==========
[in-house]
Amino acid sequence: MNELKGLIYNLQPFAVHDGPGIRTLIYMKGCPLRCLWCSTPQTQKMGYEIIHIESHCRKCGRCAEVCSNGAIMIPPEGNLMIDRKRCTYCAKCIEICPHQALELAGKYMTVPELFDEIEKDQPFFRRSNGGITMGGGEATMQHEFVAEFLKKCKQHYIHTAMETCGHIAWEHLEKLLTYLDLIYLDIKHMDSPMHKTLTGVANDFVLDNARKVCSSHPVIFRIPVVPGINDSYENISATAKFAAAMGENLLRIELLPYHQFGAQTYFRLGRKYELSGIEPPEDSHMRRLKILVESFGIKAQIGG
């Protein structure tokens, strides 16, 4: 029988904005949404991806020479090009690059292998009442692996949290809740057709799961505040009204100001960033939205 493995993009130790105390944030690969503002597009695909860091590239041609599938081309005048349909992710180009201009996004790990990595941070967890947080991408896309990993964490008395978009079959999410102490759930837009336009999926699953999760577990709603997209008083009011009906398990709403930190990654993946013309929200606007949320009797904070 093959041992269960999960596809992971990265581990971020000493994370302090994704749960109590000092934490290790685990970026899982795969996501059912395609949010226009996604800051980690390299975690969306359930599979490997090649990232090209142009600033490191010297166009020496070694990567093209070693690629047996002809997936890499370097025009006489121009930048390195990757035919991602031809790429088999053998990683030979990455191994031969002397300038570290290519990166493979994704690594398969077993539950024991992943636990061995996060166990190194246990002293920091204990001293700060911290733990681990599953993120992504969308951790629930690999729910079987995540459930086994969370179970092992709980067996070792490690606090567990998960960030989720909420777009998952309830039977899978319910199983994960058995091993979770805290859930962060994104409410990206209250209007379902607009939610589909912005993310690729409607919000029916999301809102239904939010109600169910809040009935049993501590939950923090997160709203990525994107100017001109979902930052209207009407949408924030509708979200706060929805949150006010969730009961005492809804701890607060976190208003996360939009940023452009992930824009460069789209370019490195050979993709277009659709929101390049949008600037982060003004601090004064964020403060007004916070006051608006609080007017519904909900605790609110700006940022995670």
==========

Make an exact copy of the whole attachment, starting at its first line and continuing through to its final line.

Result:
[in-house]
Amino acid sequence: MNELKGLIYNLQPFAVHDGPGIRTLIYMKGCPLRCLWCSTPQTQKMGYEIIHIESHCRKCGRCAEVCSNGAIMIPPEGNLMIDRKRCTYCAKCIEICPHQALELAGKYMTVPELFDEIEKDQPFFRRSNGGITMGGGEATMQHEFVAEFLKKCKQHYIHTAMETCGHIAWEHLEKLLTYLDLIYLDIKHMDSPMHKTLTGVANDFVLDNARKVCSSHPVIFRIPVVPGINDSYENISATAKFAAAMGENLLRIELLPYHQFGAQTYFRLGRKYELSGIEPPEDSHMRRLKILVESFGIKAQIGG
């Protein structure tokens, strides 16, 4: 029988904005949404991806020479090009690059292998009442692996949290809740057709799961505040009204100001960033939205 493995993009130790105390944030690969503002597009695909860091590239041609599938081309005048349909992710180009201009996004790990990595941070967890947080991408896309990993964490008395978009079959999410102490759930837009336009999926699953999760577990709603997209008083009011009906398990709403930190990654993946013309929200606007949320009797904070 093959041992269960999960596809992971990265581990971020000493994370302090994704749960109590000092934490290790685990970026899982795969996501059912395609949010226009996604800051980690390299975690969306359930599979490997090649990232090209142009600033490191010297166009020496070694990567093209070693690629047996002809997936890499370097025009006489121009930048390195990757035919991602031809790429088999053998990683030979990455191994031969002397300038570290290519990166493979994704690594398969077993539950024991992943636990061995996060166990190194246990002293920091204990001293700060911290733990681990599953993120992504969308951790629930690999729910079987995540459930086994969370179970092992709980067996070792490690606090567990998960960030989720909420777009998952309830039977899978319910199983994960058995091993979770805290859930962060994104409410990206209250209007379902607009939610589909912005993310690729409607919000029916999301809102239904939010109600169910809040009935049993501590939950923090997160709203990525994107100017001109979902930052209207009407949408924030509708979200706060929805949150006010969730009961005492809804701890607060976190208003996360939009940023452009992930824009460069789209370019490195050979993709277009659709929101390049949008600037982060003004601090004064964020403060007004916070006051608006609080007017519904909900605790609110700006940022995670």